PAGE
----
If you are going through a divorce, you probably already have a lot on your mind. Your life is changing drastically, and there are a lot of details to consider about how your new life will look. If you are a parent, one major concern is likely your children. Determining child custody can be a difficult process, as it is often emotional to consider being away from one’s children.

Before you go into the courtroom, it is helpful to understand the different types of child custody arrangements at your disposal. Knowing and understanding these agreements can help you to determine what you want, and therefore what your attorney should fight for in court. Many divorcing parents do not understand the categories involved in child custody, though they are central to the process.

Legal vs. Physical Custody

One major concept to understand is that of legal custody vs. physical custody. These two are distinct and have a profound impact on the rights of the parents involved.

Legal custody is the right to make crucial decisions about the child’s life. These can be decisions surrounding:

  • Religion
  • Health care
  • Education

Other such decisions are involved in this category as well. All in all, it encompasses the big and important decisions that a parent or parents make for their children until they are old enough to do it for themselves. This type of care is distinct from physical custody.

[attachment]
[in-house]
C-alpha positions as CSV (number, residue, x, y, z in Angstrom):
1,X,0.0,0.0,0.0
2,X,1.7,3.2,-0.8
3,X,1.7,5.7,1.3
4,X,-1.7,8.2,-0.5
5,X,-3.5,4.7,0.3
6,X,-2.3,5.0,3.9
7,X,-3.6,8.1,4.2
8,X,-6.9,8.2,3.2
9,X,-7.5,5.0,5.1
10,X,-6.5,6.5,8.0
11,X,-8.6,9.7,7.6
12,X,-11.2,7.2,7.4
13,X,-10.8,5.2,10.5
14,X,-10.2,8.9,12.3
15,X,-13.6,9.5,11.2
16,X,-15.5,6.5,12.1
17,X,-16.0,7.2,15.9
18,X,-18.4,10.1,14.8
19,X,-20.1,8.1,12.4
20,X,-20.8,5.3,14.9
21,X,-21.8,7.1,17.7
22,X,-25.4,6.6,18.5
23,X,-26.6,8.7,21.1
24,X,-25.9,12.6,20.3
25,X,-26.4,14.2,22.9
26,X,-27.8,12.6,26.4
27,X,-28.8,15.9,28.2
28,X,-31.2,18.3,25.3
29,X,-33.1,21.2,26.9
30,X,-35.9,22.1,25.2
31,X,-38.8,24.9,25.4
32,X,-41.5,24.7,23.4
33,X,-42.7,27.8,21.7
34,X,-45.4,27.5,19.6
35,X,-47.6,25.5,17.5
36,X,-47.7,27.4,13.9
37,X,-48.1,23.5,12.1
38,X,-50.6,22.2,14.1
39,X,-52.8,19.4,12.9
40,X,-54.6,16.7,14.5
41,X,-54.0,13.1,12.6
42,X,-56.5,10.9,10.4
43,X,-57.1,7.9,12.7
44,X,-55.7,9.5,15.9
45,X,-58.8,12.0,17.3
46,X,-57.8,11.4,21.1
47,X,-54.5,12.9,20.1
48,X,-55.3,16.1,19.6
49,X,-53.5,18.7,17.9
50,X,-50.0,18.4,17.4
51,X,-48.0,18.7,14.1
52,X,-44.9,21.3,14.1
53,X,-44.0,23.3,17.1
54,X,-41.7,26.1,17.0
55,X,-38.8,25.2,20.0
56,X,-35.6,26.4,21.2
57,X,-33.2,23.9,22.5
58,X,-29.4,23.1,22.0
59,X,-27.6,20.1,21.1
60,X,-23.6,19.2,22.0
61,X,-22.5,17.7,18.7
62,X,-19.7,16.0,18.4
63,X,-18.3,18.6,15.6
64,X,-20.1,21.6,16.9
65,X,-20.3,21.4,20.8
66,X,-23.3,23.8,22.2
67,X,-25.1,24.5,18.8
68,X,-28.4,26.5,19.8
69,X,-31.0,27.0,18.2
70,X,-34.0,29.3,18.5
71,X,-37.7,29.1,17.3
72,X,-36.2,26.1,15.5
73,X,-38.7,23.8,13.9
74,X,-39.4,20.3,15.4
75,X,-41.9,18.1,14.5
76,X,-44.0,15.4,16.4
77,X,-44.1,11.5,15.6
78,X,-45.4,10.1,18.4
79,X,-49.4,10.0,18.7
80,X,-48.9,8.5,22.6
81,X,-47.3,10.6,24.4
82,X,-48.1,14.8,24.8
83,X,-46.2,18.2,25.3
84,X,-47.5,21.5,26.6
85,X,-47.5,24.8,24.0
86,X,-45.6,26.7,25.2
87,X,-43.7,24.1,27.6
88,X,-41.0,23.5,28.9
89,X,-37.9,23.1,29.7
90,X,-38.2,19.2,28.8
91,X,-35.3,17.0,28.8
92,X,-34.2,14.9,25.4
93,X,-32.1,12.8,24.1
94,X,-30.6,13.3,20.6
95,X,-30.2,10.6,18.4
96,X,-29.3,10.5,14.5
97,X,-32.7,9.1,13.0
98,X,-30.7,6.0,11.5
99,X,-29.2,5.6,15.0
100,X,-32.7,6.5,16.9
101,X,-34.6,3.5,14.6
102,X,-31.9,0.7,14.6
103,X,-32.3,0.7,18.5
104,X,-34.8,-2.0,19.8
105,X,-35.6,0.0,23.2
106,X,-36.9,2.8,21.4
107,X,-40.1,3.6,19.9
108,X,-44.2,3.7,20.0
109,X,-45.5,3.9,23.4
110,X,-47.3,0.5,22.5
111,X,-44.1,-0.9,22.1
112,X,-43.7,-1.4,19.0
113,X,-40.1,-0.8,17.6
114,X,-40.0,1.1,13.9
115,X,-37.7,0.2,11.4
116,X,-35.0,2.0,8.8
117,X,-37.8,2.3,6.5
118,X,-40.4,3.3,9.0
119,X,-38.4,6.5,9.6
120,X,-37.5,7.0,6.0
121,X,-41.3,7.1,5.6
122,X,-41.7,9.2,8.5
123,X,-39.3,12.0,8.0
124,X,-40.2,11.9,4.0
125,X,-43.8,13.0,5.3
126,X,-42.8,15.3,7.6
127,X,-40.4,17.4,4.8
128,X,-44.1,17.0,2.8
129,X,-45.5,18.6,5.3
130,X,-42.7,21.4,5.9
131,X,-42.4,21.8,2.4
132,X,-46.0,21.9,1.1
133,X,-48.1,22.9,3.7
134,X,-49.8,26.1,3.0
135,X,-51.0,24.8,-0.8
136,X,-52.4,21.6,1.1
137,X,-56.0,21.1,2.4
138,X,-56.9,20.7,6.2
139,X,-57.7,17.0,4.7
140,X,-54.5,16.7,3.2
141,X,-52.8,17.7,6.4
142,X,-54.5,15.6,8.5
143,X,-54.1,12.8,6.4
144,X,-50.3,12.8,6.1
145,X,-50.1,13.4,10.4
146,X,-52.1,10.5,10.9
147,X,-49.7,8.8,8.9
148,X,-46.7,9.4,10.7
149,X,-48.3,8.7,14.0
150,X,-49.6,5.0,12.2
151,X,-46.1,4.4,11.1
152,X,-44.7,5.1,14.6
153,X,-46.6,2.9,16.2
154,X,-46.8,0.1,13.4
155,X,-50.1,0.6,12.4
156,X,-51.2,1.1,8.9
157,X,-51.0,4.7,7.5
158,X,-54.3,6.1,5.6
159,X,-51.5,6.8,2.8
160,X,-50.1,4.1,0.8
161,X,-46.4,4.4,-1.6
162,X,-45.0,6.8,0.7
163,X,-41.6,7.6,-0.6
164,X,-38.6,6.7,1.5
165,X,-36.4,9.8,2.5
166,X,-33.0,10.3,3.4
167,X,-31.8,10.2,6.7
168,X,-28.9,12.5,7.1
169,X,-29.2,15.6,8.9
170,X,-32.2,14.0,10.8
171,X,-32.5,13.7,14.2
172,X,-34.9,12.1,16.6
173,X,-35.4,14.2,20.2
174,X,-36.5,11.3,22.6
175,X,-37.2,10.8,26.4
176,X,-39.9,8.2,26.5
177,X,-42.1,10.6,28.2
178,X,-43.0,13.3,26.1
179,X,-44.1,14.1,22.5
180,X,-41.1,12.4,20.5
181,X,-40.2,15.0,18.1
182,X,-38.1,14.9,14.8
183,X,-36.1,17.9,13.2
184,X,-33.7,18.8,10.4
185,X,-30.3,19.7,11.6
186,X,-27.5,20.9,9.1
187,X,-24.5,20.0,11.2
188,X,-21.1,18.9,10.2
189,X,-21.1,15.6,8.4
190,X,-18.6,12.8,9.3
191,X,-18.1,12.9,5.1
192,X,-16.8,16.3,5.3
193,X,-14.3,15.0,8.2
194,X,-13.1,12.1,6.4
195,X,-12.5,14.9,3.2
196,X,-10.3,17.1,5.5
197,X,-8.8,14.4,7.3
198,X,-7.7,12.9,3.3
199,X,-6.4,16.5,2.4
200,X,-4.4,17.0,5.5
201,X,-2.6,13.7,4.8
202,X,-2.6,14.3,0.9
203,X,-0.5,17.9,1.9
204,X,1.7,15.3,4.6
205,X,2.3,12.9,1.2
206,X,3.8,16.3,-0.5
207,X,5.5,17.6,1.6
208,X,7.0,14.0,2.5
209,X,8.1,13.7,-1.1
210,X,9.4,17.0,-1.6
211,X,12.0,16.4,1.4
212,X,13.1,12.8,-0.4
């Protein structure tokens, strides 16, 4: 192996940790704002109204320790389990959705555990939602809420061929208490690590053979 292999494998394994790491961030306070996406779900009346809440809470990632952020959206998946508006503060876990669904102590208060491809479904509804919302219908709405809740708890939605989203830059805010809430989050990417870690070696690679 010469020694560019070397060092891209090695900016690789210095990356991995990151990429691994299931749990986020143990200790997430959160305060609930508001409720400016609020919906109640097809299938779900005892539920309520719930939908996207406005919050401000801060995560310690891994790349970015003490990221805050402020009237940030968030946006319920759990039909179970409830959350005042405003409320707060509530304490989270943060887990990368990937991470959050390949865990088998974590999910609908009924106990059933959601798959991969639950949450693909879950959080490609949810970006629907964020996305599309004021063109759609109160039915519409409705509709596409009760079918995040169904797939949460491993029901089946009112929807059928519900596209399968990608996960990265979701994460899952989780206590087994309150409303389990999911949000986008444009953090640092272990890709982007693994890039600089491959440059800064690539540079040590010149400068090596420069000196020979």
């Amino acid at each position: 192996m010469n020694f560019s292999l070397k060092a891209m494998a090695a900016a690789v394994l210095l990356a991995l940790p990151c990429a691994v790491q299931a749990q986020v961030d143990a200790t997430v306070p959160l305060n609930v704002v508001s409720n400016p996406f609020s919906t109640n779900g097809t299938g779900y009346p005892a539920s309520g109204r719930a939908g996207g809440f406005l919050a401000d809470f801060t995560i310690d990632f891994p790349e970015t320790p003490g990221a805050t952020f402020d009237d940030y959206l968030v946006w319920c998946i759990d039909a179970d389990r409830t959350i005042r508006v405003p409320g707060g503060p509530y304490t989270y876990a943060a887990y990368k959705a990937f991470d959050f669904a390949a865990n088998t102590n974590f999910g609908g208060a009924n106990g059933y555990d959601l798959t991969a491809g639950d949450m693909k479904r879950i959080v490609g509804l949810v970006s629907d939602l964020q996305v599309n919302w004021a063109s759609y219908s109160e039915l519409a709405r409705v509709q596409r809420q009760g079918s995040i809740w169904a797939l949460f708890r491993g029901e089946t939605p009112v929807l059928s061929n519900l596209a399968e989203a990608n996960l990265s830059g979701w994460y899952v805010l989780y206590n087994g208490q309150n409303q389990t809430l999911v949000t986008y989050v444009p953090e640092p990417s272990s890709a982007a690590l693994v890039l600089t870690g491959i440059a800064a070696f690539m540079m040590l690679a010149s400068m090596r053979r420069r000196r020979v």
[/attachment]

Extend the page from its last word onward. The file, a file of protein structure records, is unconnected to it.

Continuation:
Physical custody is what most people think of when considering custody agreements. This is time spent as the physical guardian of the child. We will discuss different types of physical custody and arrangements below.

Though many people do not consider it, legal and physical custody are not necessarily linked. A parent may have physical custody without legal custody, though the opposite is rarely true. The presence of each type depends on the agreement set forth by the courts.

Types of Physical Custody

One of the main decisions involved in custody is how often the child will be with each parent. In some cases, the parents share time caring for the child. In other situations, it is healthier for the child to reside mainly or completely with one parent. Though the court will ultimately decide, it is important to know the types of physical custody that exist.

Sole Custody

Sole custody is when one of the parents has all of the physical and legal custody of their child. This means that the custodial parent cares for the child 100% of the time and is empowered to make all legal decisions concerning the child. In some situations, the other parent has visitation rights, meaning that they are allowed to have supervised time with the child or children. In other situations, they do not.

Joint Custody

Joint custody involves both parents sharing responsibility for their children in some way. There are many different ways to arrange this.

The first aspect of joint custody is physical custody. This depends on the family schedule and the ability of each parent to care for the kids. For example, one parent may get the children during the week and the other gets them on the weekends. Sometimes the week is split in half and holidays are alternated. Other times each parent gets the child for a full week and then the other gets the child for a full week. There are nearly endless possibilities.